While the performances of the two Badgers set them up for future endeavors, they certainly helped out in the present as well, earning Wisconsin valuable team points.

Ian Jansen also earned himself an eighth-place finish with his total of 7,165 points -- closing out his Badgers career as a Big Ten scorer.

Bringing contributions of his own in the form of another all-time performance, Dan Block also played a role in maintaining UW’s team lead.

Competing in his second conference championships, Block showed he had learned plenty from last season’s fifth-place Big Ten finish.

"Last year I put too much pressure on myself,” Block said. “I just freaked out."

A year later, he come out on top in one of the best discus competitions in meet history. The Hanover Park, Ill., native pulled out a school-record effort of 195 feet, 8 inches to earn his first Big Ten title.

"This year, I realized I belong here,” Block said. “I came in ranked fifth, so there was a little pressure on me, but it made [the win] extra sweet.”

It was a sweet day for Japheth Cato as well, as he also rewrote the UW history books with a personal-best performance in the long jump.

On his first attempt, the sophomore leaped 25-1 3/4 to finish fourth in the event.

Cato entered the meet ranked No. 7 on UW’s all-time list, but ended his day having moved up to No. 4, passing Brad Mayo’s mark of 25-1 1/4 set back in 1988.

In the high jump, Paul Annear and Collin Taylor picked up more points for UW.

Annear finished in seventh place and earned two points by tying his personal-best mark of 6-11, while Taylor came in eighth with the same mark, earning one point.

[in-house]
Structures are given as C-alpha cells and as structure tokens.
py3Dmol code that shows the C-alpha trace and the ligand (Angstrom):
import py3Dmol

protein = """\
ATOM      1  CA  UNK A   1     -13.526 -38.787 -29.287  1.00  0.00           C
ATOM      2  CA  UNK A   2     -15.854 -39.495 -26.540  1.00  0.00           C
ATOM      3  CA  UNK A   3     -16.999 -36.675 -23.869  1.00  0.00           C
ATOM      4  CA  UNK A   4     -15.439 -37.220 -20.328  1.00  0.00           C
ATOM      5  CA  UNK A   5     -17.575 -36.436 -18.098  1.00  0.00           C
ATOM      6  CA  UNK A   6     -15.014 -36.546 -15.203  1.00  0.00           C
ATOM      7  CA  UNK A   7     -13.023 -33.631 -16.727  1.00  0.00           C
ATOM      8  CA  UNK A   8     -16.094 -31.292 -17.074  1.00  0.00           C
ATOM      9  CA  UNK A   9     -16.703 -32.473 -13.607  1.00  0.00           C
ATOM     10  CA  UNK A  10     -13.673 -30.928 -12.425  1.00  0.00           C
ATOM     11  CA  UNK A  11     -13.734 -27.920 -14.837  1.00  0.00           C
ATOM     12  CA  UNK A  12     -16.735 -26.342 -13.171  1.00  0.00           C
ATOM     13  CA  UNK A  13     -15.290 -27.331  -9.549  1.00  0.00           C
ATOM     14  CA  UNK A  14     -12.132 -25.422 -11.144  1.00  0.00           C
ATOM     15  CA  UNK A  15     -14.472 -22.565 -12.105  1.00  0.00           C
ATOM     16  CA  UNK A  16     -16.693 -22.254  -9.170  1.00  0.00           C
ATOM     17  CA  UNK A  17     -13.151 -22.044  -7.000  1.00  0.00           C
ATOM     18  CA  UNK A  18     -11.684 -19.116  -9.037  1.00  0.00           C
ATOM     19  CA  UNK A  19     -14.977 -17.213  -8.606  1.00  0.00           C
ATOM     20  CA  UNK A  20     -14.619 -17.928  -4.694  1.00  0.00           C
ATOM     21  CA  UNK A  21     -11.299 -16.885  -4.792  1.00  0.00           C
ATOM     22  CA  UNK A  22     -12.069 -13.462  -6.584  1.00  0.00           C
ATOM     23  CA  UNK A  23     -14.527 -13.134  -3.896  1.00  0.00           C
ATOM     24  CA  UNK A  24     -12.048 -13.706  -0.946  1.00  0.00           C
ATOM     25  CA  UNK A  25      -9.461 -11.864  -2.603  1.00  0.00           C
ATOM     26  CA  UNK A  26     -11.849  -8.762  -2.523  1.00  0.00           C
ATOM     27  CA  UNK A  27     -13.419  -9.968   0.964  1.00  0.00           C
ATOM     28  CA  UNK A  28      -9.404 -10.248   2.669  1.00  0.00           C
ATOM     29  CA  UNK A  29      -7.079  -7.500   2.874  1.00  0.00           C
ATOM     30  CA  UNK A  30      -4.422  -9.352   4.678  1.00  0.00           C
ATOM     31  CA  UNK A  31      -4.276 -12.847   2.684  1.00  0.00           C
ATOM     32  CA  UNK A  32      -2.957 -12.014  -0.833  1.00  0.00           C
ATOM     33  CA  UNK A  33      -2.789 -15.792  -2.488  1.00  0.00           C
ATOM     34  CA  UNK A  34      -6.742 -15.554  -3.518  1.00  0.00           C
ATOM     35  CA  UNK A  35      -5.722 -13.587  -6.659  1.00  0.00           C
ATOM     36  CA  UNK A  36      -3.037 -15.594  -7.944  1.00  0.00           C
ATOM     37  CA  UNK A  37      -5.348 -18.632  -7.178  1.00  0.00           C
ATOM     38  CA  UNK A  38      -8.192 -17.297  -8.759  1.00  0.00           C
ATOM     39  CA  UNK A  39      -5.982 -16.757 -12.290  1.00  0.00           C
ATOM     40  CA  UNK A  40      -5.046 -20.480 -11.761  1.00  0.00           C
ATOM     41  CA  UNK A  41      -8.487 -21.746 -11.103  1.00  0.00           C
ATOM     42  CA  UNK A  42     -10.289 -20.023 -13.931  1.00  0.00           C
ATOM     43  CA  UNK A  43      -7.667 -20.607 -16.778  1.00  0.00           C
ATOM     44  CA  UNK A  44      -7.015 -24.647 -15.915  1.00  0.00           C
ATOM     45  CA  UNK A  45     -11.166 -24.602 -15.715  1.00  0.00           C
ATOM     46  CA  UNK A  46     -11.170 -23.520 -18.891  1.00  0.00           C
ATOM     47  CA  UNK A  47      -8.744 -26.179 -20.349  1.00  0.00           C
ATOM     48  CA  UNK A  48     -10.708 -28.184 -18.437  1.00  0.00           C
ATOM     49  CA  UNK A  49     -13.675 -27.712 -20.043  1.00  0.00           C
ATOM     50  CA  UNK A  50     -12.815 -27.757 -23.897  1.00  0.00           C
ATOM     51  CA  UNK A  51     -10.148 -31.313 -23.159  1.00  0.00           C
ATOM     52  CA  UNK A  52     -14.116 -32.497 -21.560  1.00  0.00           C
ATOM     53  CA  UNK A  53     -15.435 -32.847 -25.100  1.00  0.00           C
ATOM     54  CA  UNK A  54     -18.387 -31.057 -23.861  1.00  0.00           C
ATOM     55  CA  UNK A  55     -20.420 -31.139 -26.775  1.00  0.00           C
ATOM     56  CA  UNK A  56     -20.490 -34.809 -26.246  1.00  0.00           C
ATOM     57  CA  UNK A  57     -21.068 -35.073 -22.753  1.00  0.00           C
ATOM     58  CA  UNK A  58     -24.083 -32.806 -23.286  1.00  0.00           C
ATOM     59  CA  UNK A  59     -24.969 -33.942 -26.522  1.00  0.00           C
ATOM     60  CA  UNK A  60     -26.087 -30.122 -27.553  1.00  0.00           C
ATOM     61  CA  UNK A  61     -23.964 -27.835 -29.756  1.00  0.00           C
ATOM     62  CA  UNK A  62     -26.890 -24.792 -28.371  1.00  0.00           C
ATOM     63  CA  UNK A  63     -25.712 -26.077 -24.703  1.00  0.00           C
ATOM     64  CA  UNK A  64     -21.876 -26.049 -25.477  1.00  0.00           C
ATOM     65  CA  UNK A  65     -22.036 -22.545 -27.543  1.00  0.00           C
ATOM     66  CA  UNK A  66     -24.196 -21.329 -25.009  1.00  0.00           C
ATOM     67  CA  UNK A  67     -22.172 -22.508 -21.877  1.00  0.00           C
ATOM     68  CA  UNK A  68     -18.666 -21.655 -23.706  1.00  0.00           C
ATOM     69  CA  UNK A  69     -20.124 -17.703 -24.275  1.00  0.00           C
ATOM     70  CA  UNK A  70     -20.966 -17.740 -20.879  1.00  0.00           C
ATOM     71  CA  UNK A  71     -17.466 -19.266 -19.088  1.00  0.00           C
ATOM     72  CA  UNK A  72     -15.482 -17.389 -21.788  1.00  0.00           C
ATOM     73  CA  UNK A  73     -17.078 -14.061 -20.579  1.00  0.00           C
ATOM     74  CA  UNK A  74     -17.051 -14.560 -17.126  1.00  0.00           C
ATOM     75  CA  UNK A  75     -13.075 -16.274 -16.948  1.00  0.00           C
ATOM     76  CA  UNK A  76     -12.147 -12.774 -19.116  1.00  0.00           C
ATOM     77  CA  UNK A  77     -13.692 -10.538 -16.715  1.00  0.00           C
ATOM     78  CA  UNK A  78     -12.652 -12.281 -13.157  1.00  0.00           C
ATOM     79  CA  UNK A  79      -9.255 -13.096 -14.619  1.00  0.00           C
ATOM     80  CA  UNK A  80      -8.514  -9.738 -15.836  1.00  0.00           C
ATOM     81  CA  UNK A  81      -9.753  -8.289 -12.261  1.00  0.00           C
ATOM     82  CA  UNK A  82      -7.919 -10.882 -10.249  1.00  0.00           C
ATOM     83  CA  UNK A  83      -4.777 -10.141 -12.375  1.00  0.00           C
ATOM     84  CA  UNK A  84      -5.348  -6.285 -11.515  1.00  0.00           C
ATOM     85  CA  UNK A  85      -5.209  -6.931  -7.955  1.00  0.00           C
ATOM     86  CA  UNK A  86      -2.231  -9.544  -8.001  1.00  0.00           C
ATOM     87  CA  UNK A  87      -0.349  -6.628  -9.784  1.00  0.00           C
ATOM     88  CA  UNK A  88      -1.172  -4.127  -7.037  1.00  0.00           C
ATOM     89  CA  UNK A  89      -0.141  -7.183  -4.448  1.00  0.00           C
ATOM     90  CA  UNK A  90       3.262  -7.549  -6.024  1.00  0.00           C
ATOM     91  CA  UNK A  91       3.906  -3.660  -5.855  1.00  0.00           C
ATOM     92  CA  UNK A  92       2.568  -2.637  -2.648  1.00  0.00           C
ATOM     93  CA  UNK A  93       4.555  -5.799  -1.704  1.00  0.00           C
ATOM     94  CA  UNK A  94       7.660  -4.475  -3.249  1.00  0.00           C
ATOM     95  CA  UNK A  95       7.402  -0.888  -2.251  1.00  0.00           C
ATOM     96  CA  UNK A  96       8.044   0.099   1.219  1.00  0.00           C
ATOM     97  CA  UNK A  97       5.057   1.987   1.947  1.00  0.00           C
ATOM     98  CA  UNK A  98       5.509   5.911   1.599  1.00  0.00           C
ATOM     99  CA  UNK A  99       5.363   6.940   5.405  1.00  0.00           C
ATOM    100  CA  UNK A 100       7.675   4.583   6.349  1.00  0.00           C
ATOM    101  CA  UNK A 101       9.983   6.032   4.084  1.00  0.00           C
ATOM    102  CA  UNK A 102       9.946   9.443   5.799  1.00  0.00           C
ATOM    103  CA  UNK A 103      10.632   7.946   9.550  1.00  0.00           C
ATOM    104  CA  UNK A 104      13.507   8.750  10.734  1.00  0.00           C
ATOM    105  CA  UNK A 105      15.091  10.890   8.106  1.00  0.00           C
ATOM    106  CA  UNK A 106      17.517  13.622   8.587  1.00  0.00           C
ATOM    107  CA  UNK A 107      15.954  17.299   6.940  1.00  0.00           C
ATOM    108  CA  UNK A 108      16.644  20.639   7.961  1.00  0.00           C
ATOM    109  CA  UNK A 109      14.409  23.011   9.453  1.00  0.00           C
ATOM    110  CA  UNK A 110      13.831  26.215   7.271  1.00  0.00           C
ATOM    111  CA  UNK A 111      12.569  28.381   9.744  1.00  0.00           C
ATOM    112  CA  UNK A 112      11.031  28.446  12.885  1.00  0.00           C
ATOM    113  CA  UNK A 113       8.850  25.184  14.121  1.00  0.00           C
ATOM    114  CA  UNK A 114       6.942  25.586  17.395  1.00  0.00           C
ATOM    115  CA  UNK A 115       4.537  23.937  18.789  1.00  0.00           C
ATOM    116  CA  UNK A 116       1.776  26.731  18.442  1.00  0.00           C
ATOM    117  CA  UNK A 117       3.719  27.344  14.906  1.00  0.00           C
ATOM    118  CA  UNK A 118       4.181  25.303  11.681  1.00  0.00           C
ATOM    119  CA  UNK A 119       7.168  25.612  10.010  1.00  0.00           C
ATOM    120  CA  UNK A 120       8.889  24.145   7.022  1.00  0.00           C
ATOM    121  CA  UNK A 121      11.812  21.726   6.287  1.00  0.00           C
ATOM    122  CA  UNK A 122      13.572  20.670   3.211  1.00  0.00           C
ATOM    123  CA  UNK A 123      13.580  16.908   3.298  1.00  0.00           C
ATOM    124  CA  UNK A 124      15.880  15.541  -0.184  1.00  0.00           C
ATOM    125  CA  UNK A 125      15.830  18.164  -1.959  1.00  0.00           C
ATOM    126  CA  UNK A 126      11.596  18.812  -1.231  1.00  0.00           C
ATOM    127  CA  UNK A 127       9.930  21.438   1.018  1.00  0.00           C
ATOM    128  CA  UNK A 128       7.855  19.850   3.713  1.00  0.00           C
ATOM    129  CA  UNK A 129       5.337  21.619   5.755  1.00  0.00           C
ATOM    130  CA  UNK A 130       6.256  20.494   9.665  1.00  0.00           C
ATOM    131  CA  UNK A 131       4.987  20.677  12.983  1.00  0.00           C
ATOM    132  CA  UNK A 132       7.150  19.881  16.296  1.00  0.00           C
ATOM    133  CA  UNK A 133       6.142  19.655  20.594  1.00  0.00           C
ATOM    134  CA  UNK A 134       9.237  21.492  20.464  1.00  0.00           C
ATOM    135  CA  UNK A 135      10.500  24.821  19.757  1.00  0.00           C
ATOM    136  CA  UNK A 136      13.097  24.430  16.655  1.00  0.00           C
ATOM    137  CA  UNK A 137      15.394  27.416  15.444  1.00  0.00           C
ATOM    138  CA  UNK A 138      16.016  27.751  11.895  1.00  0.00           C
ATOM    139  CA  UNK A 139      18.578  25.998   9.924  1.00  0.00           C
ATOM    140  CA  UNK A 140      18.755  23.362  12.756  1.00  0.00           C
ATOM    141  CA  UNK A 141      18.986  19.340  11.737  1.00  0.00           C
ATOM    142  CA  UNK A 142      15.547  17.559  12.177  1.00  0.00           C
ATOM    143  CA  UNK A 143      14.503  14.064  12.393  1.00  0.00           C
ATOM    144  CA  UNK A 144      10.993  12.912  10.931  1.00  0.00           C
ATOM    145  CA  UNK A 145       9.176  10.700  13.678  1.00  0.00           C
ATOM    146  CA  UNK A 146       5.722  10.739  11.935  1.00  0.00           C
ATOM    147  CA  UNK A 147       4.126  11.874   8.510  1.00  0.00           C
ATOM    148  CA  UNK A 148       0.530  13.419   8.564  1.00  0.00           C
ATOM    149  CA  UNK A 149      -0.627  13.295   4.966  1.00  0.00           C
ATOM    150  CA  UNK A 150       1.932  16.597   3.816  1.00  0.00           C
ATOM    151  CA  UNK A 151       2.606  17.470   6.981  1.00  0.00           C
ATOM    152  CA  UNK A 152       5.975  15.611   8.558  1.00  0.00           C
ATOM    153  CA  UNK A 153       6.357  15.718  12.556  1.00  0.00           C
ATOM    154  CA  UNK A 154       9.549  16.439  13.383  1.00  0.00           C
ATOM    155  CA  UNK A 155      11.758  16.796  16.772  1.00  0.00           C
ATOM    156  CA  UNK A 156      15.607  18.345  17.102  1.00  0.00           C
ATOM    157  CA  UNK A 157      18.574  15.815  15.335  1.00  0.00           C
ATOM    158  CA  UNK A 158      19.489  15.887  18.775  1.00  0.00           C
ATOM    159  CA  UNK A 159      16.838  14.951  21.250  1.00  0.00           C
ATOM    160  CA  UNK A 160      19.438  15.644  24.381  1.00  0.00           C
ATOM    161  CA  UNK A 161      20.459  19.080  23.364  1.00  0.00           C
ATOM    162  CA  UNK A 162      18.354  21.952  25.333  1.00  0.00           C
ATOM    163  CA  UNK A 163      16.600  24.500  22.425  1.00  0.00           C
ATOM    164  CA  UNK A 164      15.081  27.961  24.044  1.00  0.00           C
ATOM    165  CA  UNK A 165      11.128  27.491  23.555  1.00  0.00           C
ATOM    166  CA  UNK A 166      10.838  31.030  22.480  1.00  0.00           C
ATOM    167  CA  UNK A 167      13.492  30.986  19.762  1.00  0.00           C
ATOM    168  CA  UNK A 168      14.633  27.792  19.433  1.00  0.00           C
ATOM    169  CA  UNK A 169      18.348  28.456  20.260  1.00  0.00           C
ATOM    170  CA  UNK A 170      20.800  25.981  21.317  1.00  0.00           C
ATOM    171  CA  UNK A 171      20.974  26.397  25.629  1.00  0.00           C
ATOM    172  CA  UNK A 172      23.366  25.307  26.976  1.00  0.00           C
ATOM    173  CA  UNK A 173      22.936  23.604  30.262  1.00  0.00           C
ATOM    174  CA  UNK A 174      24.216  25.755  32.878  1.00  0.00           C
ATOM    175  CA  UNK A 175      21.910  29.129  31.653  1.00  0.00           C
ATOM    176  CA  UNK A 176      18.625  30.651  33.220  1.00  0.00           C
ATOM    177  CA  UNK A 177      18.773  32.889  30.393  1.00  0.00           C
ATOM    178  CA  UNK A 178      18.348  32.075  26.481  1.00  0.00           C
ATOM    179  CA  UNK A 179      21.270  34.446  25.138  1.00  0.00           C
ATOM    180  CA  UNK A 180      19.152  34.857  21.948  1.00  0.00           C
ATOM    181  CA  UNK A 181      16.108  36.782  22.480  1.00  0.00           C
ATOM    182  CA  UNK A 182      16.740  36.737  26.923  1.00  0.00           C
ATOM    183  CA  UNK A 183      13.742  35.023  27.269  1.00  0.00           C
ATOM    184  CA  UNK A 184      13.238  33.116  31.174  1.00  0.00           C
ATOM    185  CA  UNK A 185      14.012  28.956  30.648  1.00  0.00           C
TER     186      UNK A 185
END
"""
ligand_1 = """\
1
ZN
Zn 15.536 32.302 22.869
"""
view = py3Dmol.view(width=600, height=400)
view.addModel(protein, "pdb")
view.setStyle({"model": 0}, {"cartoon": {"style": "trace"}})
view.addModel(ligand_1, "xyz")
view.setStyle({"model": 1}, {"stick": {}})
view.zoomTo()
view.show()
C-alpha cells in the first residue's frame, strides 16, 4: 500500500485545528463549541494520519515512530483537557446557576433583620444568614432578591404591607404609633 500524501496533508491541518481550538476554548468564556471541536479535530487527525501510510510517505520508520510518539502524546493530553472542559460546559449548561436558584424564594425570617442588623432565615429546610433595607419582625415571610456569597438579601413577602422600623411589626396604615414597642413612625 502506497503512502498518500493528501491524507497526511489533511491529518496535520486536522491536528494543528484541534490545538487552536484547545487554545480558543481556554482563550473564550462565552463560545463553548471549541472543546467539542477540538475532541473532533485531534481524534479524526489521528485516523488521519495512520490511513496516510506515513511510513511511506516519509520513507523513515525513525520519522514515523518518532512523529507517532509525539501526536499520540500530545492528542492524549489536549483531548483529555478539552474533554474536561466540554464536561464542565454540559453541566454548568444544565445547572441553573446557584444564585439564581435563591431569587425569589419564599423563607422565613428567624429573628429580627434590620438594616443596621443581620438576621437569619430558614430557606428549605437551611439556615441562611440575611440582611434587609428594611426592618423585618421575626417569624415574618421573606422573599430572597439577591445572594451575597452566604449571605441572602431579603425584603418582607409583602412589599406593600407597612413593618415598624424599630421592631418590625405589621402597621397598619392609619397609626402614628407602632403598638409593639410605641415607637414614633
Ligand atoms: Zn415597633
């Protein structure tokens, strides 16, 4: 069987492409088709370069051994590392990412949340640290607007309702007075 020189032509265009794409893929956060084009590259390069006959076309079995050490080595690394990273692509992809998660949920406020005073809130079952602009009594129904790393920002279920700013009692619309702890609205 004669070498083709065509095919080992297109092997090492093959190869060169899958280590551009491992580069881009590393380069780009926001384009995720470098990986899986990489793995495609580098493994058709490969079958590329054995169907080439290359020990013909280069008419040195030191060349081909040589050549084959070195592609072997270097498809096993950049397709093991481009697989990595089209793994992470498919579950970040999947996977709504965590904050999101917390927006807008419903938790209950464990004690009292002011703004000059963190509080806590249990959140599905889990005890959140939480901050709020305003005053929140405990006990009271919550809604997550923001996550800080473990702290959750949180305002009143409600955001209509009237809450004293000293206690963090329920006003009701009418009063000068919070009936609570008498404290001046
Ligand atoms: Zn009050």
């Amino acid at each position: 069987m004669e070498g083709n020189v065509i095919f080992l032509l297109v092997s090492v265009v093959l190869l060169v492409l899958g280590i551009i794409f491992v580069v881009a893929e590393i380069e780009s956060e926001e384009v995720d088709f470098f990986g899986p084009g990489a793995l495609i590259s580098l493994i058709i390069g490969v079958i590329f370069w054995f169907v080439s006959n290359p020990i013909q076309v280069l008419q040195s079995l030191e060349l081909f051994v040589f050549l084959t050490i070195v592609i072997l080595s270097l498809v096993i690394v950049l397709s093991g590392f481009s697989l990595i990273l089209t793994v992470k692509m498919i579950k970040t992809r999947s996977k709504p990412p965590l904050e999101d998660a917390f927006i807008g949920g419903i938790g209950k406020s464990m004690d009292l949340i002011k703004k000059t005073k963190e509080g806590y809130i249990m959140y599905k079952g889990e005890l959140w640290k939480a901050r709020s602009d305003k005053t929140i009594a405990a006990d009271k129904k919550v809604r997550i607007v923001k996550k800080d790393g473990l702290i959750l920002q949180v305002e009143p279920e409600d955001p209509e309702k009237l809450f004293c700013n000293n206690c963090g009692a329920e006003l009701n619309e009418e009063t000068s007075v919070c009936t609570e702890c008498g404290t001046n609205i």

Eight other Badgers qualified for Sunday's finals, many recording personal-best marks in the process.

Patrick Plank smashed his previous best mark, clocking in at 51.14 seconds to qualify and finish second in a preliminary section of the 400-meter hurdles.

In the trials of the 1500 meters, Reed Connor had another top time for UW by finishing in a time of 3 minutes, 47.55 seconds to finish second and qualify.

Rob Finnerty also ran in the event, qualifying and finishing fourth with his time of 3:44.20.

Kyle Jefferson ensured he will run another day in his last meet on the Dan McClimon track.

The senior finished seventh and qualified in the 400 meters prelims with a season-best time of 47.03, while also ensuring himself a lane in Sunday’s finals of the 200 meters with a personal-best time of 20.87 seconds and eighth-place finish.

Combining the momentum from their individual efforts, Plank, Cato and Jefferson joined Brady Hammon in a season-best finish of 40.36 in the 4x100-meter relay to place sixth and qualify for Sunday's final.

Garret Payne also ran to a personal-best time in the 400 meters, finishing sixth in 47.03 seconds and moving on.

Freshman Austin Mudd will compete for his first conference title in the 800 meters after he finished fifth and qualified in the trials of the event with a time of 1:48.35.

Beginning at 11 a.m. (CT) tomorrow, the Badgers look to close things out in pursuit of their first Big Ten outdoor title since 2007.